Tuesday Talk*: After The Ceasefire

As the four-day Israel-Hamas ceasefire enters its fifth day, the question remains: What happens when the hostage release comes to an end?

The tenuous truce between Israel and Hamas appeared to hold for a fifth day on Tuesday, an act of continued cooperation that could allow for additional aid to flow into Gaza and the release of more hostages, prisoners and detainees than initially expected.

A sixth day is, as of now, expected, and Israel has confirmed that the ceasefire will continue as long as Hamas continues to release hostages. During this time, aid trucks continue to roll into Gaza and Hamas is anticipated to make use of the ceasefire, and perhaps the aid, to regroup, rearm, resupply and prepare to continue to fight. But has Israel lost its momentum? Can it simply return to the course of action taken before the ceasefire now that the fighting has stopped?

There was always a question as to whether Israel’s goal of eliminating Hamas in Gaza was realistic. As Hamas used Gazans as their shields, their mechanisms of evoking outrage beyond Gaza, Hamas remained entrenched in tunnels where its terrorists were protected from Israeli bombing and attacks while Gazans were exposed to Israel’s efforts. Now that Hamas has had the opportunity to regroup, has Israel made its efforts even more difficult, more impossible to achieve?

On the other hand, can Israel walk away and leave Hamas, the terrorists who perpetrated the rape, kidnapping and murder of Israelis on October 7th, to do so again and again?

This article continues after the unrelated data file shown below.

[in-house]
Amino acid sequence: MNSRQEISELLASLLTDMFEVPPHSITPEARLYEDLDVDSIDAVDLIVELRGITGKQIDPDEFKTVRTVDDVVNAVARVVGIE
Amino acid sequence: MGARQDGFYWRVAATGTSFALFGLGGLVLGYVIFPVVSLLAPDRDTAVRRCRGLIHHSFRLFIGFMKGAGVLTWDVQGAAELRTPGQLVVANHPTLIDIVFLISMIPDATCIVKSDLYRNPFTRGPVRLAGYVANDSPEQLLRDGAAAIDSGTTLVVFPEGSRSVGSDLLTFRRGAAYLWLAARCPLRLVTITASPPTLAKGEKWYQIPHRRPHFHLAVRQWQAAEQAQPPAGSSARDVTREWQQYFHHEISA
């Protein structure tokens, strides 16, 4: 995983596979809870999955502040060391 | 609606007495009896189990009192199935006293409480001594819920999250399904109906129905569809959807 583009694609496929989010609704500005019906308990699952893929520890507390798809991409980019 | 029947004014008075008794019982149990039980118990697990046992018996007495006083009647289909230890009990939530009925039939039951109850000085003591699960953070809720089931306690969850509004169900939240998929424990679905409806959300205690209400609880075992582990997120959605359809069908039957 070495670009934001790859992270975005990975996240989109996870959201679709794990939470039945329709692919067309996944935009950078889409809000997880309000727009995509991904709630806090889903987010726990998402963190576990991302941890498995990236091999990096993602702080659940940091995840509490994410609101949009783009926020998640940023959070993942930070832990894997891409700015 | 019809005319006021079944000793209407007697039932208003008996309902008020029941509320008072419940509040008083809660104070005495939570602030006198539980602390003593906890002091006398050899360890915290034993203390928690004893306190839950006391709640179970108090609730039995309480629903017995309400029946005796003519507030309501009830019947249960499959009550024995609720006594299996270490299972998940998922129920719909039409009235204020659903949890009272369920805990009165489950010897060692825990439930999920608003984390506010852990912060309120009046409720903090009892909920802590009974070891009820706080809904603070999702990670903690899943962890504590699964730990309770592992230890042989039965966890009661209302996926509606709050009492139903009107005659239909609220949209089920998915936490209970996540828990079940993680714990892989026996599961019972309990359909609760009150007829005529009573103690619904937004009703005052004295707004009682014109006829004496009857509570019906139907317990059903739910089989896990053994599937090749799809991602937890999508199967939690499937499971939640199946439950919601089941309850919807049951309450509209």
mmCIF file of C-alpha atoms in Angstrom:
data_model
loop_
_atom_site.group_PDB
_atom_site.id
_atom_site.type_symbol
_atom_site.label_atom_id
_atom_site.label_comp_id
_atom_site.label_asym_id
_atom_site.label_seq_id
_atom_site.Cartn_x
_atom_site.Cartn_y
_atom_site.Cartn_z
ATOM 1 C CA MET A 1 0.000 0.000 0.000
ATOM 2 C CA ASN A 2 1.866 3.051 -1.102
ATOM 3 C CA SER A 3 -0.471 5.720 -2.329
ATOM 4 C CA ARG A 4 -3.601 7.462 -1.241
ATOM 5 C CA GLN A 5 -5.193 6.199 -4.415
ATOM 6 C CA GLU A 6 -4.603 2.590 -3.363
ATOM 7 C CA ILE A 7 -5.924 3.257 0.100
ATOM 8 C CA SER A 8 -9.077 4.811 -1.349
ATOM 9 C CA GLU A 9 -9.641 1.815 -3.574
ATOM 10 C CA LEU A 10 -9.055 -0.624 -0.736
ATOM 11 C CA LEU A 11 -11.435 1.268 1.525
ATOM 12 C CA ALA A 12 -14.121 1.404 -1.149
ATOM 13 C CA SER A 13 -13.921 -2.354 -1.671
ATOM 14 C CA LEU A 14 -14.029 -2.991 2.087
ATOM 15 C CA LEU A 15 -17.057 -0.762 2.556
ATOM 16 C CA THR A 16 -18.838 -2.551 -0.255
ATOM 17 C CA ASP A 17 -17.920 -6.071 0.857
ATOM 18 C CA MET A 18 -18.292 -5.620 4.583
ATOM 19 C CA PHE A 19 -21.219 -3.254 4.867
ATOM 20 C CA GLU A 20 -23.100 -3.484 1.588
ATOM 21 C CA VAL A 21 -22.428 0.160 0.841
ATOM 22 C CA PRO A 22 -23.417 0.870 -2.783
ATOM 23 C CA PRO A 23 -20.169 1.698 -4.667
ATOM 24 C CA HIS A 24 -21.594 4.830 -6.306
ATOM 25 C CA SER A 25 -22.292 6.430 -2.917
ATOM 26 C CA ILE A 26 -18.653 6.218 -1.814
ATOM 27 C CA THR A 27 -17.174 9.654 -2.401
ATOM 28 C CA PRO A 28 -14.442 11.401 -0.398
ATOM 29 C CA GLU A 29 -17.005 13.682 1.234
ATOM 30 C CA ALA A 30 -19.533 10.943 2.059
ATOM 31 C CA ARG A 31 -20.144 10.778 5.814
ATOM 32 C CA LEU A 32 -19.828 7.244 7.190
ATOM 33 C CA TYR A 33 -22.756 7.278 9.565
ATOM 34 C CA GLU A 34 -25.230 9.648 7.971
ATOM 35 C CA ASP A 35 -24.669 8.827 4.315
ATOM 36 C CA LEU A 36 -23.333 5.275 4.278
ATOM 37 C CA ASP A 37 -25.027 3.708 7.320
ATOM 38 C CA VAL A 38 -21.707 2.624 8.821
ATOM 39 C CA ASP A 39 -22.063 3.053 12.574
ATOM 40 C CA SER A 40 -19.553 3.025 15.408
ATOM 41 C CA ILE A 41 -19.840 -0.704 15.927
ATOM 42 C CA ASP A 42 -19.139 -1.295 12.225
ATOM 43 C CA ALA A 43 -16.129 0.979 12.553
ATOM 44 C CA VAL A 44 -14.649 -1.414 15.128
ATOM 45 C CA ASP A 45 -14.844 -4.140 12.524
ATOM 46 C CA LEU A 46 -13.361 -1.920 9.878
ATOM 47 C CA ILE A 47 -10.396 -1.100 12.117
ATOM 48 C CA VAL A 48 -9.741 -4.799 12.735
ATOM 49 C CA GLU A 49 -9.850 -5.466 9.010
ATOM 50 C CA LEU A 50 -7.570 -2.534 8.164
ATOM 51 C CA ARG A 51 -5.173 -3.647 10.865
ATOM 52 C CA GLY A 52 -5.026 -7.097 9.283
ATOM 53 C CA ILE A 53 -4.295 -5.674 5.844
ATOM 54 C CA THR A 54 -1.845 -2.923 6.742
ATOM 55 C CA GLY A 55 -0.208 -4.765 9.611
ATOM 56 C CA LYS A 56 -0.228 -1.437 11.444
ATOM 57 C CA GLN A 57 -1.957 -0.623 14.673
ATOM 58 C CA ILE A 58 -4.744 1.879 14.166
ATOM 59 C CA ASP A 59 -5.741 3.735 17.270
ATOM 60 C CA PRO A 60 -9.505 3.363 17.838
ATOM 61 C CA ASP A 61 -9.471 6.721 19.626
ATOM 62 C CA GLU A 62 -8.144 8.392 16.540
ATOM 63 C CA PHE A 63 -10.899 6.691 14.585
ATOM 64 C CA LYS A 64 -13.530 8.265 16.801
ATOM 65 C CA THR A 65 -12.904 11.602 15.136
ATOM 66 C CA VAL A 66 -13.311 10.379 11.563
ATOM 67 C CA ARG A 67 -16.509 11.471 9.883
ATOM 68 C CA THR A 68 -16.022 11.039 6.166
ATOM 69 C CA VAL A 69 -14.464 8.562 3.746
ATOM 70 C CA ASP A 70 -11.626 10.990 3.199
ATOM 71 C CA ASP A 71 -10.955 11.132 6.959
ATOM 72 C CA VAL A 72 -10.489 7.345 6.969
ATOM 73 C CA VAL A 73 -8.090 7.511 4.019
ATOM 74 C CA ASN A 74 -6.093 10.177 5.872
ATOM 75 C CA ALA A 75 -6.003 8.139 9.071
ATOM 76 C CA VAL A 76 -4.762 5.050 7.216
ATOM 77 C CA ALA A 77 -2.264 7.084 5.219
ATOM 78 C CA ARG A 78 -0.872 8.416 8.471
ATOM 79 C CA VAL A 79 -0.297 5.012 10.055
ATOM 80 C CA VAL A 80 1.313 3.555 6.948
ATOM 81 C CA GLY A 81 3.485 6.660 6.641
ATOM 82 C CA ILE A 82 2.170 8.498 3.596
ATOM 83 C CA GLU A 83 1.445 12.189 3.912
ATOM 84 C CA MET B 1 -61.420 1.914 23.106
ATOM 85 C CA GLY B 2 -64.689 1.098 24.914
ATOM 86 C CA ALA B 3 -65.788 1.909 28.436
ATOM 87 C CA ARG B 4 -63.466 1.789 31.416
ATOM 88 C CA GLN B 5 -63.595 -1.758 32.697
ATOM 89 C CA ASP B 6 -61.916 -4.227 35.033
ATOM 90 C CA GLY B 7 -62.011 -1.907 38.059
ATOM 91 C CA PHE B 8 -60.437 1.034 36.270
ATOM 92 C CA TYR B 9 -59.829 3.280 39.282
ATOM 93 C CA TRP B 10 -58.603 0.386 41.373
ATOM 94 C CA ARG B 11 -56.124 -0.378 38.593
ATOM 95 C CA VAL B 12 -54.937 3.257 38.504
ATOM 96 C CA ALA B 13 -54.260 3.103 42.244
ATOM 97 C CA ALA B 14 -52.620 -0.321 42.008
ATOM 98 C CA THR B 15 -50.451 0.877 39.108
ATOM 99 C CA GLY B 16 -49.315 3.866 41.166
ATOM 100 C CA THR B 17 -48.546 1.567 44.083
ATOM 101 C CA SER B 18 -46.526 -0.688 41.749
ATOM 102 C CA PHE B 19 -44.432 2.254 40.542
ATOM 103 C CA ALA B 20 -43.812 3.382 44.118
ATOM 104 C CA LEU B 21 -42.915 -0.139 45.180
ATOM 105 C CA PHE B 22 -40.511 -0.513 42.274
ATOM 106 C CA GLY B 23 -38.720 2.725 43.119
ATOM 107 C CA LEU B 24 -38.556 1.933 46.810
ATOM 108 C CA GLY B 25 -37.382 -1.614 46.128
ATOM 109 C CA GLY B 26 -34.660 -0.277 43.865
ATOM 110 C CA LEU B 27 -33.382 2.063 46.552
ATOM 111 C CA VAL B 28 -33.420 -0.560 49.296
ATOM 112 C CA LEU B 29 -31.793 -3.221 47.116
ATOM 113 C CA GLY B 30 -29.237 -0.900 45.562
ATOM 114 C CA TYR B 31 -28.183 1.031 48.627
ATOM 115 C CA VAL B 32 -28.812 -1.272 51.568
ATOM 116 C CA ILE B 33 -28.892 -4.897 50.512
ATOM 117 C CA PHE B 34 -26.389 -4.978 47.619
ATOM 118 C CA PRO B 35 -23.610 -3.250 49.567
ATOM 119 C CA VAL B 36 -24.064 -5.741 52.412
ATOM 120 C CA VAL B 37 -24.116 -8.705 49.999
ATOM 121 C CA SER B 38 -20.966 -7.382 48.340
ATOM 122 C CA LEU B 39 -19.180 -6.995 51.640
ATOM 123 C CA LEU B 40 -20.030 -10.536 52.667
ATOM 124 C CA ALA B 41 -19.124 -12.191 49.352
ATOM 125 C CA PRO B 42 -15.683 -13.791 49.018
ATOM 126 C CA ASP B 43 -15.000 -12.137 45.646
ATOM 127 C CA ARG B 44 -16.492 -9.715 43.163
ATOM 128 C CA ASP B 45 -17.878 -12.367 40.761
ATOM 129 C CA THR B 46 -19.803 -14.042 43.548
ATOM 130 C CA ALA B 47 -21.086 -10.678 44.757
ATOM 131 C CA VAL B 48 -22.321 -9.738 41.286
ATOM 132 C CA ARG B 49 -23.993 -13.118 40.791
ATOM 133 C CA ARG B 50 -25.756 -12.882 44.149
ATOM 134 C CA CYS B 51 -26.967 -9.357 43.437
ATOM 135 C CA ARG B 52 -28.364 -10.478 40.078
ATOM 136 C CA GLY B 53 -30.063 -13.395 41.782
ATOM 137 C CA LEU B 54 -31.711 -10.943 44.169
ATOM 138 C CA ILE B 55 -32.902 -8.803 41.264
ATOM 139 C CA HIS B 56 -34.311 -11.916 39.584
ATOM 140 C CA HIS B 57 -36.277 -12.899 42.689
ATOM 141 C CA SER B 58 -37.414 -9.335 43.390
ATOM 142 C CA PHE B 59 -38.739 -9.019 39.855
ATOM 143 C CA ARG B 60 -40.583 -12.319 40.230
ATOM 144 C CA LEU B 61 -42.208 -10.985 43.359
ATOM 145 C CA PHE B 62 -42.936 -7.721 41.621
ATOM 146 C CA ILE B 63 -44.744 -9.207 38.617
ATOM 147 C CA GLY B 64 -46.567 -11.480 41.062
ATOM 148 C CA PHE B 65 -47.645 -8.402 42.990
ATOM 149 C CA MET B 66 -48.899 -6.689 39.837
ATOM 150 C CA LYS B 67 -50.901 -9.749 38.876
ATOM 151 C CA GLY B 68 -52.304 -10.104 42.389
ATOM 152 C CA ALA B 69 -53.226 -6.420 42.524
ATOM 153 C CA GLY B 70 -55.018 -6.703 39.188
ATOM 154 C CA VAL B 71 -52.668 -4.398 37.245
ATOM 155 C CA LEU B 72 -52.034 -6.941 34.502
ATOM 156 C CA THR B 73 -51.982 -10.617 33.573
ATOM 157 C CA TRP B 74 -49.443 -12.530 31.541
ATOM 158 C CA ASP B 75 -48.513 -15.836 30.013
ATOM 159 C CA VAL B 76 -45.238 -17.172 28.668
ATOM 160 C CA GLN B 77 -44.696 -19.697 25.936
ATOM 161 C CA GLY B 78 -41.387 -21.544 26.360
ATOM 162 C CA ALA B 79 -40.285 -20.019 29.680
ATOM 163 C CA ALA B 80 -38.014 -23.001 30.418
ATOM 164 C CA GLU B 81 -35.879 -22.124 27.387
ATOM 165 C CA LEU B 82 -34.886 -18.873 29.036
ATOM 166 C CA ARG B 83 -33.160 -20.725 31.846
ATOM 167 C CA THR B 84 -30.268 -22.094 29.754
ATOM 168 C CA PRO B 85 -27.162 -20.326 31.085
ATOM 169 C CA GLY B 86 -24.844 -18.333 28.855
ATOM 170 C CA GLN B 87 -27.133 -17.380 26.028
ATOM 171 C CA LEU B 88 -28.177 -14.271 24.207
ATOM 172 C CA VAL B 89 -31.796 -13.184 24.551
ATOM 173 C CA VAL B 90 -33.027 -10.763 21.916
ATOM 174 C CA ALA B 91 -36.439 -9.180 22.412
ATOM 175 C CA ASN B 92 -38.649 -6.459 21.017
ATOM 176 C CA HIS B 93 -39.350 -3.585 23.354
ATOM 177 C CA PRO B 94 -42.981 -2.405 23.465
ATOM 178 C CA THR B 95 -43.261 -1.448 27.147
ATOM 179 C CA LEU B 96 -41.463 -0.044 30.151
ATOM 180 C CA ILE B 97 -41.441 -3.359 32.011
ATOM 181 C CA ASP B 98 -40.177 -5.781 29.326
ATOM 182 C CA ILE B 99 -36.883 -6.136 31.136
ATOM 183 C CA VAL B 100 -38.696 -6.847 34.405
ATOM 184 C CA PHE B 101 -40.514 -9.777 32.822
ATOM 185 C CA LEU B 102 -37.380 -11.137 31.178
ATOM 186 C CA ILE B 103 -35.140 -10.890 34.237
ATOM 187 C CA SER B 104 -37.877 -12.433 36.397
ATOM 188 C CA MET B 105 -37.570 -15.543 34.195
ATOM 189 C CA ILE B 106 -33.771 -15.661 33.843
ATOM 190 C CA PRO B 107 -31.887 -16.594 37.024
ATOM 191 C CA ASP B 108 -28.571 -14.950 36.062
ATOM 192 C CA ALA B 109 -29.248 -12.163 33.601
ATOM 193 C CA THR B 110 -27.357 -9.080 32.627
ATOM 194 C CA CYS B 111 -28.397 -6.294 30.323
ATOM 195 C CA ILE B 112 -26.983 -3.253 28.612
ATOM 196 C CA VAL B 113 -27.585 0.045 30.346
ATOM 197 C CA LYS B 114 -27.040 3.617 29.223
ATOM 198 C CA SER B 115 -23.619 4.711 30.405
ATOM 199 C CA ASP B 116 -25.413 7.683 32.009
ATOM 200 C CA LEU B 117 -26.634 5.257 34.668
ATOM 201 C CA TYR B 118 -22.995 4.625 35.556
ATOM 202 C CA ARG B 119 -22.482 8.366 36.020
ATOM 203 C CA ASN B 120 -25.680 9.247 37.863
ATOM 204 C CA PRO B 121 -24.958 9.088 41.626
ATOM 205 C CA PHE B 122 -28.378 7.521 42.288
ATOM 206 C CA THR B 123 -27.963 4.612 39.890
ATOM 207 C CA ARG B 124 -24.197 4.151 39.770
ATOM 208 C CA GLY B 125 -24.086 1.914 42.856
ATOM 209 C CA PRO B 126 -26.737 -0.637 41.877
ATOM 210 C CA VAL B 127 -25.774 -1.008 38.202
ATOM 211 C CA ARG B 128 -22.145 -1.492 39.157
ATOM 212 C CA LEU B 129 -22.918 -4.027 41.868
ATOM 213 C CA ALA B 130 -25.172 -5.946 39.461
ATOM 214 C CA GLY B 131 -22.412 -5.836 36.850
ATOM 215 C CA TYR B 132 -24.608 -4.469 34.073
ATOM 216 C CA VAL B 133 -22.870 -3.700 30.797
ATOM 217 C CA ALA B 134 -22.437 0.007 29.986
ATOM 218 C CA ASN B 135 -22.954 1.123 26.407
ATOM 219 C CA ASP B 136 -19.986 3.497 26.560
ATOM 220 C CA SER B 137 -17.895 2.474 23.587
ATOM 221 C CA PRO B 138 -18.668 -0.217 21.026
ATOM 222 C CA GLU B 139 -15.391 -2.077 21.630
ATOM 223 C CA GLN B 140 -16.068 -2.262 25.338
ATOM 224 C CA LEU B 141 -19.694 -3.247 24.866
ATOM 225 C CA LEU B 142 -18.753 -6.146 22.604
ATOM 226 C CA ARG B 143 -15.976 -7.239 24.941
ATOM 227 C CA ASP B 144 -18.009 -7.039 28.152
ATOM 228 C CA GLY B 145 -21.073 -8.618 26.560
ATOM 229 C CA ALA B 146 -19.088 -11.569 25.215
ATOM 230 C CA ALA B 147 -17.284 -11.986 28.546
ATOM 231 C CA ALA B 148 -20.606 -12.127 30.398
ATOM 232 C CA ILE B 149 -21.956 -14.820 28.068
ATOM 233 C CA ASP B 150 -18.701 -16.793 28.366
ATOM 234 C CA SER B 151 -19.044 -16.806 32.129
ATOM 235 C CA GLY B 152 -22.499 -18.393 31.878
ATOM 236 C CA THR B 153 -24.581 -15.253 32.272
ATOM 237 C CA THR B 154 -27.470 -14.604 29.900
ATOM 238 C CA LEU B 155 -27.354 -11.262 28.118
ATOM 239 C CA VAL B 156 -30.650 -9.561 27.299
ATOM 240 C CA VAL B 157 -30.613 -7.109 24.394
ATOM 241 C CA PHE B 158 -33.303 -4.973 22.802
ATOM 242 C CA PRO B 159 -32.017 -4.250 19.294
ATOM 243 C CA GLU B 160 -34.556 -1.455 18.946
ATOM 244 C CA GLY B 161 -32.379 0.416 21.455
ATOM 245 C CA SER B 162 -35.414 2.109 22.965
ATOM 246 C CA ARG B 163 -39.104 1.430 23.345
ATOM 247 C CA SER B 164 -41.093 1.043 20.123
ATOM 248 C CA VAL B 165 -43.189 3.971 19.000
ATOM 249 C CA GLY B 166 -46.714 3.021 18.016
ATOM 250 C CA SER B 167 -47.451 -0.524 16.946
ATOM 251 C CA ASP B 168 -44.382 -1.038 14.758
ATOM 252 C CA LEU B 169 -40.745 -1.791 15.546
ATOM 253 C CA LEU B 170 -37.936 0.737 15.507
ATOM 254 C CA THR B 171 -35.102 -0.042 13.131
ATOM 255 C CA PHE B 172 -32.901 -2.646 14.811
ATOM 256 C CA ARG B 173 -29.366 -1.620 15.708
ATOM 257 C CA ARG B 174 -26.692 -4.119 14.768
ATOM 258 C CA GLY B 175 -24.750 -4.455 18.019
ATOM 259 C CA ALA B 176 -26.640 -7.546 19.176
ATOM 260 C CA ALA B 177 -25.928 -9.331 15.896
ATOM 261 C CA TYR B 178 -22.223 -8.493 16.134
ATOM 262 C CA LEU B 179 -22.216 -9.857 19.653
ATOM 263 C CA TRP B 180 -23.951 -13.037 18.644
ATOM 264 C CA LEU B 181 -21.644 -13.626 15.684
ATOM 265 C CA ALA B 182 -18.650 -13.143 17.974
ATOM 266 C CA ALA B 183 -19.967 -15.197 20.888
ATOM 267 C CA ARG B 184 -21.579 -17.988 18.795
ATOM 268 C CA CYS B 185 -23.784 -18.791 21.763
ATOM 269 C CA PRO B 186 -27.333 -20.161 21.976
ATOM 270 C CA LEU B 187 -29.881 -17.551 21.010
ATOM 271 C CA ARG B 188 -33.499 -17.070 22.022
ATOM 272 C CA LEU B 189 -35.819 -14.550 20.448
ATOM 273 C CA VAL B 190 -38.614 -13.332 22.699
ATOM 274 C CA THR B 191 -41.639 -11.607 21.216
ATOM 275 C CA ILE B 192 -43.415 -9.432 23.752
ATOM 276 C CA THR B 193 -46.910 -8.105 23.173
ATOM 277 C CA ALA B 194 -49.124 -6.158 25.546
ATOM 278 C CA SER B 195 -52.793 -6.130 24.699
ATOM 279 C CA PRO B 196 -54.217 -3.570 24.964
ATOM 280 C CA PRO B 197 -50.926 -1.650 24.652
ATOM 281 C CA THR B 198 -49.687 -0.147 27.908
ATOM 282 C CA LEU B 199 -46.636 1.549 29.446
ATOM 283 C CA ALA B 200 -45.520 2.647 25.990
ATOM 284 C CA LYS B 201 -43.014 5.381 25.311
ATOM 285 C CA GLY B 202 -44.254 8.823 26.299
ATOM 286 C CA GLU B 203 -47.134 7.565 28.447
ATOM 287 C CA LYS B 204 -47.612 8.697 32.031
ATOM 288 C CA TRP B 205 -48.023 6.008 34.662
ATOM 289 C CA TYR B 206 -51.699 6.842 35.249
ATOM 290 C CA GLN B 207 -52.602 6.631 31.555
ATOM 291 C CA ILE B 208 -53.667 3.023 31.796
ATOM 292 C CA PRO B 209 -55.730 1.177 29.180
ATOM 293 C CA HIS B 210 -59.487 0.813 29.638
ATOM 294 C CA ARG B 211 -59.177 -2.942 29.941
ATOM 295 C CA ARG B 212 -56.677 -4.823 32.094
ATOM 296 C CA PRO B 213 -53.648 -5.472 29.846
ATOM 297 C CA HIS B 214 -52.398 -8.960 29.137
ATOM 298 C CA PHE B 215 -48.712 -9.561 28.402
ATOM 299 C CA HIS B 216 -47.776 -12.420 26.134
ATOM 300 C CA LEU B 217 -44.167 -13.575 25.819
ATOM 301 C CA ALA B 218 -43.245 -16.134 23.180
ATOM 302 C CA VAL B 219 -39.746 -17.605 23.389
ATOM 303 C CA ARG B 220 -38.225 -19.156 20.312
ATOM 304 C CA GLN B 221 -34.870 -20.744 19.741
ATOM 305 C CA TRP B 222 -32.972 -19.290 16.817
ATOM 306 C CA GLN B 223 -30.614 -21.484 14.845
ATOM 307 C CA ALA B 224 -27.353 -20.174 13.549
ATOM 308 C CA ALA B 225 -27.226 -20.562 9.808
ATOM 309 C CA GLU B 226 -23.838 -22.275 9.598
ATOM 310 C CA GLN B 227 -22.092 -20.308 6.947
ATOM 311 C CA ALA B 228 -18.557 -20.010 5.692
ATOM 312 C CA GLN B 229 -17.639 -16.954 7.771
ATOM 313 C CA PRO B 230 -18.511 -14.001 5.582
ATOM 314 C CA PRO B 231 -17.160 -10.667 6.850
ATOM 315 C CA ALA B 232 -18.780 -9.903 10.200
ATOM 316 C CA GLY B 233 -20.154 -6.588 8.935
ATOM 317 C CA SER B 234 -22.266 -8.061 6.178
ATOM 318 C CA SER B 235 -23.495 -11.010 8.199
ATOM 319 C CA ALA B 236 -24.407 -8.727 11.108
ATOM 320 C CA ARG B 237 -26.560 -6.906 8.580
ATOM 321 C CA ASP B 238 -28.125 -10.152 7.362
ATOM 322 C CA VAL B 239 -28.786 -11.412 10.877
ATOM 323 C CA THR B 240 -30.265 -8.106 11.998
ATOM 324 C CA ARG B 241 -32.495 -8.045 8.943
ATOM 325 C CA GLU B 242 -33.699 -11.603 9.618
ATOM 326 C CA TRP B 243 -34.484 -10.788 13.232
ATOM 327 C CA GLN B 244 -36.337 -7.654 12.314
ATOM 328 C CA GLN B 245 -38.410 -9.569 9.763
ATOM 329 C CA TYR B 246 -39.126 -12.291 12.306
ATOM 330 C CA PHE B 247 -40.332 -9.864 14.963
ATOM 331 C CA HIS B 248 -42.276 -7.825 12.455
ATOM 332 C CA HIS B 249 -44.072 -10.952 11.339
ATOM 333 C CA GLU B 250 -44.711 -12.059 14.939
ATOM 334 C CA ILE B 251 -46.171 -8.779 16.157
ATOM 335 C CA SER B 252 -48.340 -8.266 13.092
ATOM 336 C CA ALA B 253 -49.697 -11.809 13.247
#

Israel’s prime minister, Benjamin Netanyahu, has expressed openness to an extension of the truce, but has also made clear that he intends for Israel to resume fighting after the pause ends in order to “eliminate” Hamas.

There is little doubt that Hamas’ kidnapping of hostages to be used as bargaining chips, whether for the release of terrorists in Israeli custody or to curb the Israeli retaliation that was certain to follow its horrific attack, has worked very well in its favor. If nothing else, this has served as a roadmap for future terrorist attacks, to not merely rape and brutally murder, but to kidnap so there are women and children to trade back later.

But eventually, and that eventuality may come sooner rather than later, there will be no  living hostages to release. What then? Will the world tolerate another round of fighting with the bulk of harm falling on the Gazans behind whom Hamas hides? Will Israelis be able to muster the same level of zeal to follow through with its action to eliminate Hamas now that some hostages have been freed and there has been a hiatus in fighting? Is there any point to renewed fighting or is it doomed to fail the goal of self-defense from terrorism?

It’s one thing to fight in the aftermath of the horrific October 7th attack. It’s another to resume fighting after a ceasefire and release of at least some hostages. Can Israel go back to fighting? Should it? If not, what happens then, since Hamas has asserted without equivocation that it will persist in its terrorist attacks and, to the shock of all thinking human beings, has enjoyed the support of a great many young people in the perpetration of terrorism?

*Tuesday Talk rules apply, within reason.

12 thoughts on “Tuesday Talk*: After The Ceasefire

  1. Turk

    You say that eventually there will be no prisoners left to exchange. But kidnapped Israeli Gilad Shalit was held for 5 years before being swapped for 1,000+ prisoners.

    Hamas will drag this out as long as they can. And that can be very, very long.